Dec 7, 2022 - Politics

New gun control laws face legal challenge

Illustration of Columbus City Hall with lines radiating from it.

Illustration: Allie Carl/Axios

Major gun control measures passed by Columbus City Council this week will need to withstand an ongoing legal challenge in order to remain valid.

Why it matters: Local leaders say the new laws are necessary to stem record levels of gun violence plaguing our city, while gun rights advocates say the measures are an illegal overstep.

By the numbers: The ordinance notes a 36% rise in juvenile gun violation arrests between 2021 and 2022.

  • One in seven of those arrests occurred when a minor brought a gun to school.
  • More than 90% of Columbus' record 204 homicides last year were committed with a firearm.

The big picture: Council's vote comes amid an ongoing battle between the pro-gun state government and a more liberal City Hall that is desperate to cut down on violent crime.

  • Columbus has sought for years to challenge a state "preemption law" blocking municipalities from enacting stricter gun control policies.
  • The city saw an opening last month when a Franklin County judge temporarily blocked enforcement of that state law as an "unconstitutional infringement upon municipal home-rule."
  • Before Council members could act, that judge halted his own ruling as Ohio Attorney General Dave Yost prepared an appeal.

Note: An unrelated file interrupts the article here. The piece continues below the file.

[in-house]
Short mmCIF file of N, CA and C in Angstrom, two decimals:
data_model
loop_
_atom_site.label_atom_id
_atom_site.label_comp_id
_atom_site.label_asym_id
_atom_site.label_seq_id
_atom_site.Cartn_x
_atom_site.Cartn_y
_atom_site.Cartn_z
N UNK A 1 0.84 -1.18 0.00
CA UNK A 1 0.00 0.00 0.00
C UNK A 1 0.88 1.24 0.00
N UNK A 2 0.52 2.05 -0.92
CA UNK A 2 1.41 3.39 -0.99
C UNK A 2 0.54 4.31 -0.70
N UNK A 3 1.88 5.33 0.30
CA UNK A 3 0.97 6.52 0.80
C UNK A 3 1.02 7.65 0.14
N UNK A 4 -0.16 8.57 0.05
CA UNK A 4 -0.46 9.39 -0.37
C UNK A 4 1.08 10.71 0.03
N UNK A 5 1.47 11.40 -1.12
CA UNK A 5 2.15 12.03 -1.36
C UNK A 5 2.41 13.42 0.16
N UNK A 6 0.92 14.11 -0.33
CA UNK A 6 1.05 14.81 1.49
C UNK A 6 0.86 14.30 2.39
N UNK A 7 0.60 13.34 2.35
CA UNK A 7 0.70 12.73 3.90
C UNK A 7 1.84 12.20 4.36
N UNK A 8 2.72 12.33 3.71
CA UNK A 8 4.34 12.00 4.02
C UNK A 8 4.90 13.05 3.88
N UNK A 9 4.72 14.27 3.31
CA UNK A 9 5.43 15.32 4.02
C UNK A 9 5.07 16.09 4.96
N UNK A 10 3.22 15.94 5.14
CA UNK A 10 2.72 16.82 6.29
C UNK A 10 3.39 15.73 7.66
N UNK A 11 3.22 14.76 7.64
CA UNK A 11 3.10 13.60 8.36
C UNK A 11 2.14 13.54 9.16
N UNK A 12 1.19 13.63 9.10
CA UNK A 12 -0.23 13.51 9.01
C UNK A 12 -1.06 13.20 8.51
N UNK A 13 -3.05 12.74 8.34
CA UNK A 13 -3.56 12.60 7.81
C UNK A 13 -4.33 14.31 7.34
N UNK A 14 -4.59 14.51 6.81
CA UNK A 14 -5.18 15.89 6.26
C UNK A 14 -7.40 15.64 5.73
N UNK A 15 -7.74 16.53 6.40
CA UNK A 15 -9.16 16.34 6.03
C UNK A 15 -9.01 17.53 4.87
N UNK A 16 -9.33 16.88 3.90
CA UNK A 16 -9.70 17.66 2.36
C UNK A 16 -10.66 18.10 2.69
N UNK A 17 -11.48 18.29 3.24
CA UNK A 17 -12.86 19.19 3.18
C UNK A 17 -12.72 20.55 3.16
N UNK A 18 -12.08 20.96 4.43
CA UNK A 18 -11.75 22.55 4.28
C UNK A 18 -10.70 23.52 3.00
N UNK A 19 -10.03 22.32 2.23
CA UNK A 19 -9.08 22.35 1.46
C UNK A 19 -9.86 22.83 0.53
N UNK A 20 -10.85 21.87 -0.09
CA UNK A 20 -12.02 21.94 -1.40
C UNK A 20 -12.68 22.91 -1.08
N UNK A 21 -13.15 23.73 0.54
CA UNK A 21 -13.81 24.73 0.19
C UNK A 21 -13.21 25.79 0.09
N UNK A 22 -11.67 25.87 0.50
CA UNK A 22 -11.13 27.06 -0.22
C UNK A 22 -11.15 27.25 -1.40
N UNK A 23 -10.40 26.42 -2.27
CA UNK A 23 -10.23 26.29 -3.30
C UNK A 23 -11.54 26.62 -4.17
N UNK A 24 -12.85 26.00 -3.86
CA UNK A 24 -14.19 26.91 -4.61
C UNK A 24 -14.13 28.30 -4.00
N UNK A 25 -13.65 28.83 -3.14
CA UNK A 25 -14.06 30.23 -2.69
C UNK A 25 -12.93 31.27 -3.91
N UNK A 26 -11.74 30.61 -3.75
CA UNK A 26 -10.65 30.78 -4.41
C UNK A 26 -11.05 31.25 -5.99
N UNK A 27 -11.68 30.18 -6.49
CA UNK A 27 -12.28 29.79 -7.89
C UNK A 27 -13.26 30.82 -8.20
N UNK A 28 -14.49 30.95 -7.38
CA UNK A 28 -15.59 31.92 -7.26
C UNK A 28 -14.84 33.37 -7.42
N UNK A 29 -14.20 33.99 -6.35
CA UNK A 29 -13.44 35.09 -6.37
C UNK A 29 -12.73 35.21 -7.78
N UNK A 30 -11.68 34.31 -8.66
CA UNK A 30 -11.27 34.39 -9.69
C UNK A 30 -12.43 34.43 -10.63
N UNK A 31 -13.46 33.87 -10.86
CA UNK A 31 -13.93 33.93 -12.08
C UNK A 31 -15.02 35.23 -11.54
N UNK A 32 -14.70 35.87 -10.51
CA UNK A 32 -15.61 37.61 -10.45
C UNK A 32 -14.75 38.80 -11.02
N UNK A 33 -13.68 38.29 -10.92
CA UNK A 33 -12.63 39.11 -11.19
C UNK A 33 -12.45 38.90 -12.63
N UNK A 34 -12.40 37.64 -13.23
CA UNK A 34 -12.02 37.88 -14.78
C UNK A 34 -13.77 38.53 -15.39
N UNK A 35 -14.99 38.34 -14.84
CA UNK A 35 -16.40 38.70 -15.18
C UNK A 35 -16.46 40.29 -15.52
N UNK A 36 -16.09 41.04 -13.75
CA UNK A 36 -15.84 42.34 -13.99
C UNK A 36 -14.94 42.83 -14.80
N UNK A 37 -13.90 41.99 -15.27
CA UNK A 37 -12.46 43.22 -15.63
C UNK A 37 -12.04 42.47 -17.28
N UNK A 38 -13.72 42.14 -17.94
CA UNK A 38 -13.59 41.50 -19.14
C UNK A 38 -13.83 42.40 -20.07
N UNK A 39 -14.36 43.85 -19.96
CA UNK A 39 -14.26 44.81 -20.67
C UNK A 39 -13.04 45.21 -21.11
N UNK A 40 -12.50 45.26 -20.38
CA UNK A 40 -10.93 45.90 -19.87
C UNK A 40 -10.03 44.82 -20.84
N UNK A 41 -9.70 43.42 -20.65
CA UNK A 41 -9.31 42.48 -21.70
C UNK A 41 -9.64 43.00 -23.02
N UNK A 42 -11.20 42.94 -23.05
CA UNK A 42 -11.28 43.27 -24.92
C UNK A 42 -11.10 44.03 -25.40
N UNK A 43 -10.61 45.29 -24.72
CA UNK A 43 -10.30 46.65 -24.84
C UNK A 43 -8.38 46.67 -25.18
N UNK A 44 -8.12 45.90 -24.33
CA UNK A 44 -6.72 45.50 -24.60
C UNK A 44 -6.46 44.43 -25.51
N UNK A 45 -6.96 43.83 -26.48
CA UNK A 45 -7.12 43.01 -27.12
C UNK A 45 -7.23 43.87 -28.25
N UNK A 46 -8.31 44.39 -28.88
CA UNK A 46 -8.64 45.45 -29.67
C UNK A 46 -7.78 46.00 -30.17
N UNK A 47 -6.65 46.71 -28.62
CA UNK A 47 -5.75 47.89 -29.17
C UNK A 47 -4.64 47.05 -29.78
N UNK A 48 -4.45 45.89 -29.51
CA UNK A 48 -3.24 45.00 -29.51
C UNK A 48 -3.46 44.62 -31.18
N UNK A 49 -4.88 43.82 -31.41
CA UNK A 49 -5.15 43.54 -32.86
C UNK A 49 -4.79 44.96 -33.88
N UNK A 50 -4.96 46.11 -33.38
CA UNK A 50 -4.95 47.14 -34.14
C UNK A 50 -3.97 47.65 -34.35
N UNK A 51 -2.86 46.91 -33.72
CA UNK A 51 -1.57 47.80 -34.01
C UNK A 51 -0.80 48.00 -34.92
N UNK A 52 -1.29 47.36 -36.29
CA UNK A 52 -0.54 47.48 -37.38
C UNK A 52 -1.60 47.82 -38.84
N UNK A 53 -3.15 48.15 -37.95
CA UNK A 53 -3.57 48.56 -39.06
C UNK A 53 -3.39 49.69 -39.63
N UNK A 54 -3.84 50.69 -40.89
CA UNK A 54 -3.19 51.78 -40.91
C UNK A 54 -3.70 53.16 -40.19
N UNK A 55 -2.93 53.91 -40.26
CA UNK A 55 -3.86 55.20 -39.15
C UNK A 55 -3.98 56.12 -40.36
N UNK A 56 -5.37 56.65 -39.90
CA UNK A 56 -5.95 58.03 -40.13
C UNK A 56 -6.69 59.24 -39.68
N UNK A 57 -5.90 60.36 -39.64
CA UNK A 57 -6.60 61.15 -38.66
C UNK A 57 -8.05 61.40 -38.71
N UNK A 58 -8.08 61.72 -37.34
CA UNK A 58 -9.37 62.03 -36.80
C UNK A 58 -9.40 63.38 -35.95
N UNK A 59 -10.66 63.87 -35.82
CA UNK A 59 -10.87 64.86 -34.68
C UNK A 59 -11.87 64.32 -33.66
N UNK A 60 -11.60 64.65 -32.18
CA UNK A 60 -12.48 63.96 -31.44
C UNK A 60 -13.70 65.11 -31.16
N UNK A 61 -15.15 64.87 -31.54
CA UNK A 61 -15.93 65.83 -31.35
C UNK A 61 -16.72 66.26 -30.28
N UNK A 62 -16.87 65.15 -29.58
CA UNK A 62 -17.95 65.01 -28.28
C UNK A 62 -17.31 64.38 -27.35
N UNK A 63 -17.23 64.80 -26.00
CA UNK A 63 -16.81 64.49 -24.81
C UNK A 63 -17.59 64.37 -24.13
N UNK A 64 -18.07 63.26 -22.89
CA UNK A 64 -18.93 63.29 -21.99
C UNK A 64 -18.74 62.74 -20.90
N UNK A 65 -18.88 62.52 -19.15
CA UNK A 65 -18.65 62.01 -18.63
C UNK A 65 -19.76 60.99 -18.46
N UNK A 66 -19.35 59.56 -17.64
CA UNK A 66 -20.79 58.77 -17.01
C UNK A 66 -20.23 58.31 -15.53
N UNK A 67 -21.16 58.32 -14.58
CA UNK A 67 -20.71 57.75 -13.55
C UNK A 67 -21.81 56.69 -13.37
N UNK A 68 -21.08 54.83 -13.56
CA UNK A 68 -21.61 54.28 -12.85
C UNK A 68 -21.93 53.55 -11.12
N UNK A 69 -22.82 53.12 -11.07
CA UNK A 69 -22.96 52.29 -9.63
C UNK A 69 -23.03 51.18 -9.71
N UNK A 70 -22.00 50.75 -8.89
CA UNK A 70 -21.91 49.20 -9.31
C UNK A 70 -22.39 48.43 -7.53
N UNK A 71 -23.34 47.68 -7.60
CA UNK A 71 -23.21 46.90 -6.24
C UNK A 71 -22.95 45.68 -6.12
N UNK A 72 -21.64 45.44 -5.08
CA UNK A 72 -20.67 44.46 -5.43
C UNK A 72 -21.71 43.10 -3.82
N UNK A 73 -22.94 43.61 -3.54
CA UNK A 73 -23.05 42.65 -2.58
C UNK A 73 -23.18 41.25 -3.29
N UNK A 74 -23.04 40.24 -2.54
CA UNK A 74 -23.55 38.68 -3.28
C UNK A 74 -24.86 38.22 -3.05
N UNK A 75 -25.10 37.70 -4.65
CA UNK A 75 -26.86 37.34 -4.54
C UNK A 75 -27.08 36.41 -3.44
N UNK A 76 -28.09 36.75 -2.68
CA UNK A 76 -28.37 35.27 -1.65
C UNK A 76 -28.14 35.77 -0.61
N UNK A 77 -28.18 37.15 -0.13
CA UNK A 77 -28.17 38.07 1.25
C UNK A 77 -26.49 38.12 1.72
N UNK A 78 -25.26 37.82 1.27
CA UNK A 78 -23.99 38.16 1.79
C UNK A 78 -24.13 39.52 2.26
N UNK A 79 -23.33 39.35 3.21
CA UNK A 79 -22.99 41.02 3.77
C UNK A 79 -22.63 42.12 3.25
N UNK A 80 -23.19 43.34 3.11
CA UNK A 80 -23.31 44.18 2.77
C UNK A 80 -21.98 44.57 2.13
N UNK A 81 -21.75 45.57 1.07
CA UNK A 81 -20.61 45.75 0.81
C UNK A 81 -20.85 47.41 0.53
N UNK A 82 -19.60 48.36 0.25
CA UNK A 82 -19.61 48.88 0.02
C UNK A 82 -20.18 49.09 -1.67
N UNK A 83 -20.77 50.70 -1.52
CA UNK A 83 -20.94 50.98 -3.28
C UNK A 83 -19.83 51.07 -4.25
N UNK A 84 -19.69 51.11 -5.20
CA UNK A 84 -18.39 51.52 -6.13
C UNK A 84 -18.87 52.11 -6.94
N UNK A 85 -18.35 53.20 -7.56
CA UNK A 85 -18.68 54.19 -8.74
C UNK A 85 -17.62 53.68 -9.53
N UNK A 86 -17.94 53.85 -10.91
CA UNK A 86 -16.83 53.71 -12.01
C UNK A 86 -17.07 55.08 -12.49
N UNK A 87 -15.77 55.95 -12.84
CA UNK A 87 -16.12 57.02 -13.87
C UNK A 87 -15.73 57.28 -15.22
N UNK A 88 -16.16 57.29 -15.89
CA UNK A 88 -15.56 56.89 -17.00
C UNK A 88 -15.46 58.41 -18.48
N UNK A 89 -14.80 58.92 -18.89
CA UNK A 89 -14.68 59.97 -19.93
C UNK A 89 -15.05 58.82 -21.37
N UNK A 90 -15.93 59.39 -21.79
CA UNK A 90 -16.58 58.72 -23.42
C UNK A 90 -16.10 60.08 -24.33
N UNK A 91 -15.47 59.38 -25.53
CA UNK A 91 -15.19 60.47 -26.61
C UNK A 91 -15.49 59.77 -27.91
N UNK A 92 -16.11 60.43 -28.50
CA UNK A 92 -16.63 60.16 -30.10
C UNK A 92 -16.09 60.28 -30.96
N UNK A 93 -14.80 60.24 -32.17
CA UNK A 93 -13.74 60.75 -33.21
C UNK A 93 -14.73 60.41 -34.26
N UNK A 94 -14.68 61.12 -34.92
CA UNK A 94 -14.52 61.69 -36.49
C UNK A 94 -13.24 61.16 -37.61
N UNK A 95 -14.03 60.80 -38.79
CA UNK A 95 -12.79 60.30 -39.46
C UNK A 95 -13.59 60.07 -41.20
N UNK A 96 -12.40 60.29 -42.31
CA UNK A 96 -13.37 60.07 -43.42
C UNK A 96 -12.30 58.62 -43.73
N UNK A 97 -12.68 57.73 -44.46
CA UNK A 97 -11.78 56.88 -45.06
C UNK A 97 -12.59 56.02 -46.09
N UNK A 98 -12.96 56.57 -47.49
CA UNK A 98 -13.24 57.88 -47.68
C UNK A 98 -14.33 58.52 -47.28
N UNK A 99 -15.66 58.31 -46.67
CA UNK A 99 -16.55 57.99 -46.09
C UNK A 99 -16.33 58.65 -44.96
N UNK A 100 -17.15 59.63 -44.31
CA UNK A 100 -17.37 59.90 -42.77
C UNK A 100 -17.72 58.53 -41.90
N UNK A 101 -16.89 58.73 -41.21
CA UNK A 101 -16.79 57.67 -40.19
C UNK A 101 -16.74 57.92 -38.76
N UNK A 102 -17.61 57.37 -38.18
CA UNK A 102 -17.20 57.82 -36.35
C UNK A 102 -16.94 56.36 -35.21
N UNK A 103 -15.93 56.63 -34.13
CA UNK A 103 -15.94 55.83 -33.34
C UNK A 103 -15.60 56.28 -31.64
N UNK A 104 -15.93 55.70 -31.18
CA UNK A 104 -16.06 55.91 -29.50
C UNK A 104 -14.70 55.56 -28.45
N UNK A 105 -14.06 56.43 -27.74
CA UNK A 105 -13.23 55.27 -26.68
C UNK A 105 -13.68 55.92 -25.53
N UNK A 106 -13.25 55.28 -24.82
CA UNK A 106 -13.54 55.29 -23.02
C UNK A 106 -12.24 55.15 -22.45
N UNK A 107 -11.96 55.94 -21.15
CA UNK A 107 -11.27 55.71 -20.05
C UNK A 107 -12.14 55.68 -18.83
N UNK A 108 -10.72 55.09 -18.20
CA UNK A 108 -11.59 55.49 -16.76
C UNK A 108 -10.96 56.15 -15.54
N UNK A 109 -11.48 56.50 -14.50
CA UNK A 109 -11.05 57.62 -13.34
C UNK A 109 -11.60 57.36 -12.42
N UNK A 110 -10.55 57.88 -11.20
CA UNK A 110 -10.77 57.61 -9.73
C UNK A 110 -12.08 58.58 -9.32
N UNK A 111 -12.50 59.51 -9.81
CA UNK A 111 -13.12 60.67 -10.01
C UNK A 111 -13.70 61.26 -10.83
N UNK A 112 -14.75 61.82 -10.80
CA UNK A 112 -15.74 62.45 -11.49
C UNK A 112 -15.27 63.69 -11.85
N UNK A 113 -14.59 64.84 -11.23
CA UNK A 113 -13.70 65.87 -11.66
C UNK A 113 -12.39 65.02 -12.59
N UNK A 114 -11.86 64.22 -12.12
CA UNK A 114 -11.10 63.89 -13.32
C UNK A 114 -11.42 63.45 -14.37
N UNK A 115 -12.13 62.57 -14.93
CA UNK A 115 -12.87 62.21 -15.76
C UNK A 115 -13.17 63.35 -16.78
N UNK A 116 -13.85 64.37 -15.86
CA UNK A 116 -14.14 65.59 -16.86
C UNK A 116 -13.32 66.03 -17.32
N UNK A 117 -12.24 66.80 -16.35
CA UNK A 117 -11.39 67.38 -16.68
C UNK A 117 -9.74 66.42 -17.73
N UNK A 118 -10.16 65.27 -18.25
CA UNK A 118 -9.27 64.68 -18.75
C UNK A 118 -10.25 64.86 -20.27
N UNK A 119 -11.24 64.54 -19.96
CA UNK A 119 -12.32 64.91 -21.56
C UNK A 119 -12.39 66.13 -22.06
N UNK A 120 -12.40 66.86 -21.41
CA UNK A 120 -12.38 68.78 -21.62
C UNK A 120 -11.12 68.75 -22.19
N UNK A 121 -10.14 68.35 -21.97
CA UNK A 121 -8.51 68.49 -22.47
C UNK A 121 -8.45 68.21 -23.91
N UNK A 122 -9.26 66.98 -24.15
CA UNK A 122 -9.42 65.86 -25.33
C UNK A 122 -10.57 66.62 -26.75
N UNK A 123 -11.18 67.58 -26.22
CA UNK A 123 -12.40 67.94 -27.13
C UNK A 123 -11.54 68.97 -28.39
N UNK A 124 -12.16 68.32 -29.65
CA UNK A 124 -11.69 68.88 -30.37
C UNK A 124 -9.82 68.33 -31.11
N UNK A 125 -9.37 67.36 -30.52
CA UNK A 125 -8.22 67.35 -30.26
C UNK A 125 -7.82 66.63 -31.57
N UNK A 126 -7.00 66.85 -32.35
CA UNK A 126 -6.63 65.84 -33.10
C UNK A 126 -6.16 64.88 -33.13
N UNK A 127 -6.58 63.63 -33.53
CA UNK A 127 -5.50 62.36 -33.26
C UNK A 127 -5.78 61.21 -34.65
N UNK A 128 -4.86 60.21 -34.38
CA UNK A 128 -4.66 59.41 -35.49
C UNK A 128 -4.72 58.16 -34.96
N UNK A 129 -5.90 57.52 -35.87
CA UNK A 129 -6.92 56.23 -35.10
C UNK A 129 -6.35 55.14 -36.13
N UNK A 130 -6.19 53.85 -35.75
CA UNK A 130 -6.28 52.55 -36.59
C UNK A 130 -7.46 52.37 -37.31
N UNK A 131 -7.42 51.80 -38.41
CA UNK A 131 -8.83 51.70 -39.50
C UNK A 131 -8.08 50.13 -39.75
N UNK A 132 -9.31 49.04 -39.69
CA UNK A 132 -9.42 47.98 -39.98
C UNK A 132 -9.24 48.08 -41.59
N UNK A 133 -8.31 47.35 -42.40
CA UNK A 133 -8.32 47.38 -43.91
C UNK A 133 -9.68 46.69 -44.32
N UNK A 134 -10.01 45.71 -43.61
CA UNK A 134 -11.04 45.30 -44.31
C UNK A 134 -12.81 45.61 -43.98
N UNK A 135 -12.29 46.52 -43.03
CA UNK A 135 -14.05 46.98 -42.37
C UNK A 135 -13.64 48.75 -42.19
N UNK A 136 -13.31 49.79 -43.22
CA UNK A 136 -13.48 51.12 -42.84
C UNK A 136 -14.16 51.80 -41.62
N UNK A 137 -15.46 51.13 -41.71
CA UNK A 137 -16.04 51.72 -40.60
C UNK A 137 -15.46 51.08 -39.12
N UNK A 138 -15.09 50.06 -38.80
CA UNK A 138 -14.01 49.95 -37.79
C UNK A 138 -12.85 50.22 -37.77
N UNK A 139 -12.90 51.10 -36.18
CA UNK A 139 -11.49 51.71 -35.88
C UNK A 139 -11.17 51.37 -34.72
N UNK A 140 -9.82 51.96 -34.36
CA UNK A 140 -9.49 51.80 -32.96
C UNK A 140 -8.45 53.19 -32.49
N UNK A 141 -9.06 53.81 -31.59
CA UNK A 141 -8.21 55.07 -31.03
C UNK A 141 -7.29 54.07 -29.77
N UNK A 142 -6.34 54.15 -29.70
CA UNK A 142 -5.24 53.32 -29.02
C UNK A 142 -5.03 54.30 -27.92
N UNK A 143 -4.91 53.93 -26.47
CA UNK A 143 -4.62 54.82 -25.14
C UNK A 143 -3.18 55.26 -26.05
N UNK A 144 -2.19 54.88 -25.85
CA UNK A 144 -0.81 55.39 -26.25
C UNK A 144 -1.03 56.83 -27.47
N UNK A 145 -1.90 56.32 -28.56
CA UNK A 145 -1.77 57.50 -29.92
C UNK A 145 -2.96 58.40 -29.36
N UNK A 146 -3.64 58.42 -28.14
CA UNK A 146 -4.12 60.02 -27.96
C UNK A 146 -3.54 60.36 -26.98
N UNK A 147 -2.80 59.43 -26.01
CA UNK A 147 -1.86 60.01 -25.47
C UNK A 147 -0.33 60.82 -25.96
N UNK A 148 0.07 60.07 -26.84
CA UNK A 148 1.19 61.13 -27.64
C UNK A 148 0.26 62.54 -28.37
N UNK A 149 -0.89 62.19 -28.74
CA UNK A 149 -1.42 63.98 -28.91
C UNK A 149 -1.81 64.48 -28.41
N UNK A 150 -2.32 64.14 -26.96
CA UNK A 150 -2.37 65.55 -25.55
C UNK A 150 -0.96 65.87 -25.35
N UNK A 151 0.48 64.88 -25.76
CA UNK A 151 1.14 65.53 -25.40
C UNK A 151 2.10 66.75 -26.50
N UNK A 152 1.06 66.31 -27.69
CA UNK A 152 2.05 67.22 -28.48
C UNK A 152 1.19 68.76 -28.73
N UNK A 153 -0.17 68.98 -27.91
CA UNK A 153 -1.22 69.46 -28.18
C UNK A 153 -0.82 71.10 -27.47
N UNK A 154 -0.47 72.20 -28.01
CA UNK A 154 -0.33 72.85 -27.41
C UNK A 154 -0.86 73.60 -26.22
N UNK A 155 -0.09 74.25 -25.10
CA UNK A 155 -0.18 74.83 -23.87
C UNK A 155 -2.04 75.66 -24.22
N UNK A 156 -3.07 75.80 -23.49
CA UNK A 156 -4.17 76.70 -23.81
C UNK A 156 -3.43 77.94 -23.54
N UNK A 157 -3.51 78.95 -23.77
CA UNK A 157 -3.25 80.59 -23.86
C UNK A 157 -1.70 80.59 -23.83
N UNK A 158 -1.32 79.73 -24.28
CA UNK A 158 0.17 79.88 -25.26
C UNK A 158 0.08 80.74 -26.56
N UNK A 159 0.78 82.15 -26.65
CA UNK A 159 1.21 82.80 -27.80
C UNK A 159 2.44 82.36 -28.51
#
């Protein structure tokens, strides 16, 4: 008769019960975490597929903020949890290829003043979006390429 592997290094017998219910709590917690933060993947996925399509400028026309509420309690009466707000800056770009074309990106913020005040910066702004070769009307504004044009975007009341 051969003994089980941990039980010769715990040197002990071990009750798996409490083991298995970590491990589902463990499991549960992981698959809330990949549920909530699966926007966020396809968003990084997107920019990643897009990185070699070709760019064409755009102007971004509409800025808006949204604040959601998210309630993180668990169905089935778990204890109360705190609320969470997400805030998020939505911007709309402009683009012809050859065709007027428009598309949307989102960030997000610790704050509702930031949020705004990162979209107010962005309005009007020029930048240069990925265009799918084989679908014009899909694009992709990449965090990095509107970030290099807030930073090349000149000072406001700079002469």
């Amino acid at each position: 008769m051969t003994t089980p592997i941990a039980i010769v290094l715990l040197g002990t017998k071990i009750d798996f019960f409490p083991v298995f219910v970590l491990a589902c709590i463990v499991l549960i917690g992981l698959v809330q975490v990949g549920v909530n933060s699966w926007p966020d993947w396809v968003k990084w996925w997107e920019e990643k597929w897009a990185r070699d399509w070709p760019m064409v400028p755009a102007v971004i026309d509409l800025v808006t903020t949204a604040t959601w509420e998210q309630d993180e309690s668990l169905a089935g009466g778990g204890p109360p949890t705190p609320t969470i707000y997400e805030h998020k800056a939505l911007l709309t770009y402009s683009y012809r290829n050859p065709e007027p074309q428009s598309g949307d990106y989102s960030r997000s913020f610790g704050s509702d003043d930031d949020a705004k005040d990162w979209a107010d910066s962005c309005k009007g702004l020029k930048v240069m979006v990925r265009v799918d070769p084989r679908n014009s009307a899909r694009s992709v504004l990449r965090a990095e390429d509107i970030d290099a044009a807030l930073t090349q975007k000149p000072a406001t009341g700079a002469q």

The latest: Council nevertheless took advantage of what City Attorney Zach Klein called an "important window of opportunity" by passing a slate of "common sense" gun reforms at Monday's meeting.

What they're saying: "It always seems like we're helpless, or hopeless, in the face of a Statehouse that steps in the way of cities doing their part … this piece of legislation pushes back on that whole narrative," Council President Shannon Hardin said.

  • "We are standing up. There is something we can do."

Details: The ordinance prohibits ownership of any "large capacity magazine" guns holding 30 or more rounds of ammunition in most cases, except for use by law enforcement and military.

  • It also expands the criminal definitions of negligent homicide and negligent assault to include storing deadly weapons in a place the owner should "reasonably" know a minor could access.
  • Another section makes it illegal to "recklessly" sell to or purchase a firearm on behalf of someone already prohibited from owning one.

Yes, but: There is continued disagreement as to whether the city can actually enforce the new ordinance while the state's appeal is pending.

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